When the life you lead, trying to be a person one can trust, trying to be present—really present as in LISTENING to what is said to you, not as an ersatz social scientist-novelist looking for material but as an involved friend and confidant or even mentor—when all that eats into your time alone to work, just VISIT it a little, each day, let it know you’re there, with friendly intentions (with the wish to release it and let it be its best self apart from you, even far from you), and then go on, being who you must be in the world. Trust that it will wait for you, even if it begins standing in your mind with one hand on its hip and one shoe restlessly tapping. It will wait. It will be there. Because it isn’t finally only about stubbornness or faith alone. It is also, deeply beyond the usual sense of the word, a matter of trust.
This is a quote from mentor, friend, and much loved professor, author Richard Bausch, whose inspiring, exquisite guiding principles for writing are not to be missed. He’s been kind enough to allow us to reprint some here. And this one couldn’t be more relevant to what we’re doing.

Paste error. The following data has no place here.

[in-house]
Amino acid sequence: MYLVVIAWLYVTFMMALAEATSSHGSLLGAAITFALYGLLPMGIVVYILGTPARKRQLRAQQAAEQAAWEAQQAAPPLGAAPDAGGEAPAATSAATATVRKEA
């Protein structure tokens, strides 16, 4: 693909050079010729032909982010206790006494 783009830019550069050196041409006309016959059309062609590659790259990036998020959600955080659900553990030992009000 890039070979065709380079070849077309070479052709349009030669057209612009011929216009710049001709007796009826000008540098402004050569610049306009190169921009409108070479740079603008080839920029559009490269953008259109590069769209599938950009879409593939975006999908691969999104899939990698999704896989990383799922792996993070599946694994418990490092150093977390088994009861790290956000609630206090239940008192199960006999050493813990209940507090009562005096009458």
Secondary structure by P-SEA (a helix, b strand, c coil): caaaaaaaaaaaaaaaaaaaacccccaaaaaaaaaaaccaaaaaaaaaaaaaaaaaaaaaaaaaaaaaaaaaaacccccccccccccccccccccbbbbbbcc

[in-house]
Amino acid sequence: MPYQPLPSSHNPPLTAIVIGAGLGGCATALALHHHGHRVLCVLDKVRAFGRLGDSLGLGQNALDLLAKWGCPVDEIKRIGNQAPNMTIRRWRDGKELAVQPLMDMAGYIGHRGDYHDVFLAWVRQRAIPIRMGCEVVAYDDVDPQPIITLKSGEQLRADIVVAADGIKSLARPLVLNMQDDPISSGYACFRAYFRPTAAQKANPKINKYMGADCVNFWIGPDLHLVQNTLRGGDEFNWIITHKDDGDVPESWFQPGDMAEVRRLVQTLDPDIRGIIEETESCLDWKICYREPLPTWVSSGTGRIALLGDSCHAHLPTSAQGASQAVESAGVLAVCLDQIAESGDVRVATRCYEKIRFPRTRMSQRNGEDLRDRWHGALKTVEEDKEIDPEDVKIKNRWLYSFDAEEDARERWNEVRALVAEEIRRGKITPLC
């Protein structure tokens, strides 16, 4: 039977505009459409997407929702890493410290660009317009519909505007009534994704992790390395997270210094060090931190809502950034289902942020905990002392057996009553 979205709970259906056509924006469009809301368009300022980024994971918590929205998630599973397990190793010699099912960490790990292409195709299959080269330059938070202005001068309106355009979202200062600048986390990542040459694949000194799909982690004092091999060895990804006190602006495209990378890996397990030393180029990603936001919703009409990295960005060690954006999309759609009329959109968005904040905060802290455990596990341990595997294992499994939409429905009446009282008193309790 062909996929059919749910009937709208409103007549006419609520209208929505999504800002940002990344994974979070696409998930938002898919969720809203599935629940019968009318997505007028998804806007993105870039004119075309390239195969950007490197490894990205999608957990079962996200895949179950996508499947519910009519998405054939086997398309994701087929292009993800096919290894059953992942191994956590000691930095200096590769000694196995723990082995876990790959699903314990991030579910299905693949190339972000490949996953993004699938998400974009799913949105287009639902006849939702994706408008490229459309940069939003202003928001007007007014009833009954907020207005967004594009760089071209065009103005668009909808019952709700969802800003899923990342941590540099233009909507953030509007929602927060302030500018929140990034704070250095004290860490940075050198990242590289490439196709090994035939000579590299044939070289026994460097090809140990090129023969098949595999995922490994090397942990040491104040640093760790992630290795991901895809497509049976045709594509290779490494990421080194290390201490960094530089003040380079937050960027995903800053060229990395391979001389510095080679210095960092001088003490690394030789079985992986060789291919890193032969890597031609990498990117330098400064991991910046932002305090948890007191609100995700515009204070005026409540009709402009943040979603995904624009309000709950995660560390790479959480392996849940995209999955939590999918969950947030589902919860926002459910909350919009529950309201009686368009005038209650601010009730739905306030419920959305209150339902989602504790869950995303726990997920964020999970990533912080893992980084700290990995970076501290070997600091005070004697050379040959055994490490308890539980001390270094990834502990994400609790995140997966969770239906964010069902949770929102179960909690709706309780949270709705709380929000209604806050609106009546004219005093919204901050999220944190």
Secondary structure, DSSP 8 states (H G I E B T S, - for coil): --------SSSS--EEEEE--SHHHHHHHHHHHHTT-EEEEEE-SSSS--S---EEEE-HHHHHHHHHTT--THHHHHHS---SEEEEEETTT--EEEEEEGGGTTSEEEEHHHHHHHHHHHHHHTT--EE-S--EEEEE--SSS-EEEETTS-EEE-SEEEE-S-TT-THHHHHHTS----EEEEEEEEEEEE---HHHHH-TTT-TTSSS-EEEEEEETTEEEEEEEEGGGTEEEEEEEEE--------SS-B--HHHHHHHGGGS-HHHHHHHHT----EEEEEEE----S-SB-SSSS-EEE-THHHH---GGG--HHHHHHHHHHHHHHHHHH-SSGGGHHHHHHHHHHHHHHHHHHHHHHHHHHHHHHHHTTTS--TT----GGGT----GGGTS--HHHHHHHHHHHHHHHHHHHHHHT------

Visit it a little, each day. That’s it. No more, no less required to be able to call yourself working.
We’re now three months into this challenge. I wondered, when I started, if I’d be changed by now. If I’d feel a restlessness, an urgency to write each day. Or to write more, or better, or if the words would come more easily, or eloquently, or melodically.
What’s actually happened is that writing has become a sort of phantom that lingers at the edges and waits for me to notice it. This is different from before, where it was sleeping undisturbed until I woke it every now and again.
I remember to write, and to think about writing, to plan, to research, to examine words and images, to stick my toe into the waters of creating, just a little.
I visit it. And, whenever possible, sit and stay for a while. It’s a matter of trust. And we’ll continue to honor it the best we can.
How’s it going for all of you, however many months in?